- Ensure attachments contain descriptive information. Do not assume attachments will remain attached to an e-mail. Include important information such as dates, approval bodies, a descriptive title, meeting attendees, or any other contextual information in the body of the attachment.
- Consider whether e-mail is the most appropriate medium. When a topic has lots of parameters that need to be explained or questions that need to be asked, don’t handle it by e-mail. Consider whether or not difficult news should be delivered by e-mail. Alternatives may include visiting people in person or picking up the phone.
- Evaluate the importance of your e-mail. Do not overuse the high priority option. If you do, people may not take it seriously.
- Maintain privacy. If you are sending a message to a group of people and you need to protect the privacy of the list, consider using ‘bcc.’ Additionally, avoid giving addresses to a third party unless you have been given explicit permission by the address owner.
- Keep it short and to the point. Write concisely, with lots of white space, so as not to overwhelm the recipient. The purpose of the e-mail should be stated in the first two sentences. Be clear, up front, and do not hesitate to use bullet points. You may wish to clean up formatting such as excessive carets (>>>>); however, when an e-mail is attached to a chain of correspondence be sure to keep the entire chain as appropriate.
- Provide meaningful redirection when using the out of office function. When you are away for a day or longer, your out-of-office message should redirect inquiries requiring an immediate response to another person who is able to assist.
*Adapted from the following:
Electronic communication is gaining in popularity as a practical and efficient way for members of a group to express their views on a topic. There are situations where it is appropriate for e-voting to be used to cast ballots as an alternative to paper based voting or an in-person meeting. E-voting is appropriate in situations where a matter is time-sensitive and a committee meeting cannot be arranged, travel time needs to be reduced, or when a matter is straightforward and standard. E-voting is not suitable when dealing with complex matters that require in-depth discussion and should not be used routinely in lieu of a regular meeting.
When using e-voting, the following guidelines form the basis of acceptable best practice:
- Ensure all voting members consent to the e-vote. As long as all members consent, a resolution passed by a majority of voting members shall have the same force and effect as if passed at an in-person meeting.
- Present material in a clear and concise format. All material presented at meetings is expected to be clear, concise, and complete. The same standards are expected for material circulated to inform an e-vote.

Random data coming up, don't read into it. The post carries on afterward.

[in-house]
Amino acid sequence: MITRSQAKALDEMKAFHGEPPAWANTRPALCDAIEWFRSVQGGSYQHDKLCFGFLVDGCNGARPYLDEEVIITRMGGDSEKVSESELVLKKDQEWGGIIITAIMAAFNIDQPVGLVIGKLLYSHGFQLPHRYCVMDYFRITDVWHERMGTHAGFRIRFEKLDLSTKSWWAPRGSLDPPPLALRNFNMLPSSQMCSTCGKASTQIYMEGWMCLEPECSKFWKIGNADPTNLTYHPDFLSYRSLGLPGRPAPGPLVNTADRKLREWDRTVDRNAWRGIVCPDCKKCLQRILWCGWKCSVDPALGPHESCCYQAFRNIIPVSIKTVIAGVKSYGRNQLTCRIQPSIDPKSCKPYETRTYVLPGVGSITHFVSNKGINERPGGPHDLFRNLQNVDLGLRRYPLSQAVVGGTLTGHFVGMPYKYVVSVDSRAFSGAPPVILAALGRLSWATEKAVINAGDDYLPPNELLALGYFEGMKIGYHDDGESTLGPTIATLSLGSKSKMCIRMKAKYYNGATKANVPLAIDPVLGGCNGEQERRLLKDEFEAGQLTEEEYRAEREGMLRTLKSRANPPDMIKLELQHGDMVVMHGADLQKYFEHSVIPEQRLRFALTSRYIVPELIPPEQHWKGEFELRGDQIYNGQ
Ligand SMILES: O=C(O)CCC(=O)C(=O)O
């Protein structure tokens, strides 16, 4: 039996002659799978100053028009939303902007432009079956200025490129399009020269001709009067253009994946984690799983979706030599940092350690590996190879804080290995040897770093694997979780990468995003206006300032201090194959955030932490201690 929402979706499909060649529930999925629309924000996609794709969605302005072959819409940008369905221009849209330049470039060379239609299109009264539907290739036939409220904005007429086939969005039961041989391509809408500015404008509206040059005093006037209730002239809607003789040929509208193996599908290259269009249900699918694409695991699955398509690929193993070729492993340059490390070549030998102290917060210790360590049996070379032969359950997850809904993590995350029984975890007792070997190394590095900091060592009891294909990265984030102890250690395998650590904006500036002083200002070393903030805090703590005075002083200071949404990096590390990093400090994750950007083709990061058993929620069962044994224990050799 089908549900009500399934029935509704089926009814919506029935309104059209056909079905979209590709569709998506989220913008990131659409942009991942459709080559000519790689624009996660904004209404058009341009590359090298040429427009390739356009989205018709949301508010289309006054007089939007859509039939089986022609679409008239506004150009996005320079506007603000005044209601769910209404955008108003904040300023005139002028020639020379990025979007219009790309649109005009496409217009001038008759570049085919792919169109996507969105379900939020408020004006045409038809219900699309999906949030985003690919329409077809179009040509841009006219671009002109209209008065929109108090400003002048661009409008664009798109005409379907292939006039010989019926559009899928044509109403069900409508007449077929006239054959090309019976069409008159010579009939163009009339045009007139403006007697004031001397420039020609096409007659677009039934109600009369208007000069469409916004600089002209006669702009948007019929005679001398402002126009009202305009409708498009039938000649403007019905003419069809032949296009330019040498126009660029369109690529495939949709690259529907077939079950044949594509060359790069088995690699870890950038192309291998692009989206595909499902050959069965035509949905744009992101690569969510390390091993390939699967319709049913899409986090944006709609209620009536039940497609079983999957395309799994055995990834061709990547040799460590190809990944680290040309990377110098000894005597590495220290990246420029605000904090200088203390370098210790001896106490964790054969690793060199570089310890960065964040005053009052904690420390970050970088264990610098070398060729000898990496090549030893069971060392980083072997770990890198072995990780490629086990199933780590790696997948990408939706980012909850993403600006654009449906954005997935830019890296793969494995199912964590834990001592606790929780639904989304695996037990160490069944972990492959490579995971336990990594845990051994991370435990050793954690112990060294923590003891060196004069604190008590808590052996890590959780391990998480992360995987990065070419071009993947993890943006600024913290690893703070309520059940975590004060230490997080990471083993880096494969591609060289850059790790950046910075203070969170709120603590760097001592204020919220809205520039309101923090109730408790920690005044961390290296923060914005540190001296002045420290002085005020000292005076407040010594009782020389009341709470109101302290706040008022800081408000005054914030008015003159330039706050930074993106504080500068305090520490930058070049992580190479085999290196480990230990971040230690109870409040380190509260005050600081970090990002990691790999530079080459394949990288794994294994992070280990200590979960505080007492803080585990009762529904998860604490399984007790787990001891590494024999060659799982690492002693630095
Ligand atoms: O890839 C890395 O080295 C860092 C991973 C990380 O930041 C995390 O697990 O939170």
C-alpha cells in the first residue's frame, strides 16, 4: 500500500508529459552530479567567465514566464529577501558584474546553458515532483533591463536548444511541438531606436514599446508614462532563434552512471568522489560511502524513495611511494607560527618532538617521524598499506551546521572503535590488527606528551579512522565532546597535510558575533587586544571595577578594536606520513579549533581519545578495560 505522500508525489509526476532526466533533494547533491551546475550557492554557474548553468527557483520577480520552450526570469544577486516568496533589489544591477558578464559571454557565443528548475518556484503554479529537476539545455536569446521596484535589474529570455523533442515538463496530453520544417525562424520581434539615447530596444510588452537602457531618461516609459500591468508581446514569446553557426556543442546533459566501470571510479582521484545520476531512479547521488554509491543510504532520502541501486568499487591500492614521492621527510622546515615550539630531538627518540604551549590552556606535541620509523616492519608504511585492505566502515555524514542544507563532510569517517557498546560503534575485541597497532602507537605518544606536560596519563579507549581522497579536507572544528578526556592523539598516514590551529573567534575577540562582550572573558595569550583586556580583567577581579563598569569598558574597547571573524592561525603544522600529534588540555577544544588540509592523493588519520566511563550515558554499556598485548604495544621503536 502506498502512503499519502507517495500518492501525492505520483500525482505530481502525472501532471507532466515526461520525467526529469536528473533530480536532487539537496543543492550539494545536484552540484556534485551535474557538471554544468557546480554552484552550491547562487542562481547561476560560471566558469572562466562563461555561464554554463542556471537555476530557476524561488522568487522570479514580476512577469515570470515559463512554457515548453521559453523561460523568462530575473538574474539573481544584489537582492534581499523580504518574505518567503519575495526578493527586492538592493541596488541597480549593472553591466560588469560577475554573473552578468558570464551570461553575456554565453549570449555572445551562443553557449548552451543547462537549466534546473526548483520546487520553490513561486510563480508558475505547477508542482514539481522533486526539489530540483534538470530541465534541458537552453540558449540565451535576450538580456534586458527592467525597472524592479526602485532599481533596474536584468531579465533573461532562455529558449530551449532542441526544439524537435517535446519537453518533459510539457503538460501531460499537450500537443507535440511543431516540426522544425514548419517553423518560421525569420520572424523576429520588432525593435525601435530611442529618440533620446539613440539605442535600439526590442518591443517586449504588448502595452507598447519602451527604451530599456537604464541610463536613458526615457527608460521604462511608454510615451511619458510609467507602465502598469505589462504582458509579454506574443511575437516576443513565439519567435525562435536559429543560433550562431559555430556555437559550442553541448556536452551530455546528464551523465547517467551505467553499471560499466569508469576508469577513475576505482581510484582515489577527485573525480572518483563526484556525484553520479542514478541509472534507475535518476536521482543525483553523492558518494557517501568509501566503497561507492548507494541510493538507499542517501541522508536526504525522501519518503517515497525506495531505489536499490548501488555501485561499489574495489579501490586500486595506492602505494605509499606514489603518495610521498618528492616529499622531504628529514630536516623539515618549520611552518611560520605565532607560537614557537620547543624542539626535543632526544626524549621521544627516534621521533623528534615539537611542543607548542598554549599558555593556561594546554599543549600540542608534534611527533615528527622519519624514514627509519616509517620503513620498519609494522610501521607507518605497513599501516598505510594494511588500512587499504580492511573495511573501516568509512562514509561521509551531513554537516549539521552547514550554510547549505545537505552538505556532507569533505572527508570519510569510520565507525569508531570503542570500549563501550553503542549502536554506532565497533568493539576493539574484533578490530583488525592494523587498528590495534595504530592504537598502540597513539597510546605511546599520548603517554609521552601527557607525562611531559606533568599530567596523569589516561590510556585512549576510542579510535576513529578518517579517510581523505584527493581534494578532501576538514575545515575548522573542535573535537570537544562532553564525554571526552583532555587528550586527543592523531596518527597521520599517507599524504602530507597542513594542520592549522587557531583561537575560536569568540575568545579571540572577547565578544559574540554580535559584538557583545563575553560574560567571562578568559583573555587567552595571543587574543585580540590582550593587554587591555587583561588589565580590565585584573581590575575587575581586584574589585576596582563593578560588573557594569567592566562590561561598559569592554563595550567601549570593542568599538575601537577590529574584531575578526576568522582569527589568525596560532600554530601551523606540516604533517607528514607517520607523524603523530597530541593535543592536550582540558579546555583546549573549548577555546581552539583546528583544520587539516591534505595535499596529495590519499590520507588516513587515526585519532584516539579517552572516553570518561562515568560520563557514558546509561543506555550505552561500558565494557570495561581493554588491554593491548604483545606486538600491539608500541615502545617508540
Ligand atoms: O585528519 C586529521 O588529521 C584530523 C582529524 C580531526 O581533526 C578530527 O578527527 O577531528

- Make participants aware of timelines. Group members should be informed of the deliberation period and required response time. Timelines will vary depending on the urgency and nature of the matter.
- Share all communication/deliberation with the group. All members should select ‘reply all’ when providing comments so that these will be shared simultaneously with all members and a record is kept of the e-mail exchange. If the discussion becomes complicated and extensive, it may be an indication the matter cannot be resolved without an in-person meeting.
- Submit votes upon completion of the deliberation period. Following the end of the deliberation period, the Chair or designate will initiate an e-vote. Group members will vote ‘yes’, ‘no’, or ‘abstain’ in an e-mail sent to all members of the committee. E-votes should not contain any additional commentary on the matter at hand. All members should be advised of the timeframe for voting.
- Communicate results promptly. When an e-vote goes out to a group, the person who initiated the vote should collect the responses. The Chair or designate tallies the votes and communicates the results to the committee. Every effort will be made to allow each person to register their vote.
*Adapted from the following:
- University of Western Ontario, Student Services Committee Protocol (2011) http://www.uwo.ca/univsec/board/minutes/2011/r1106pf_ann1.pdf
- Nipissing University Email Polling and Voting Policy (2013) http://www.nipissingu.ca/about-us/governance/board-of-governors/policies/Pages/Email-Polling-and-Electronic-Voting-Policy.aspx
- Algoma University Board of Governors Policy for e-voting (2010) https://my.algomau.ca/tools/documents/policies/Board/Policy_for_E-Voting.pdf
- For further reading on the topic of using electronic messaging for academic committee deliberation, refer to Horan & Benington (2000) at http://www.sbu.edu/docs/default-source/Faculty-Profile-Documents/Benington-Documents/journal-of-higher-education-policy-and-management.pdf?sfvrsn=0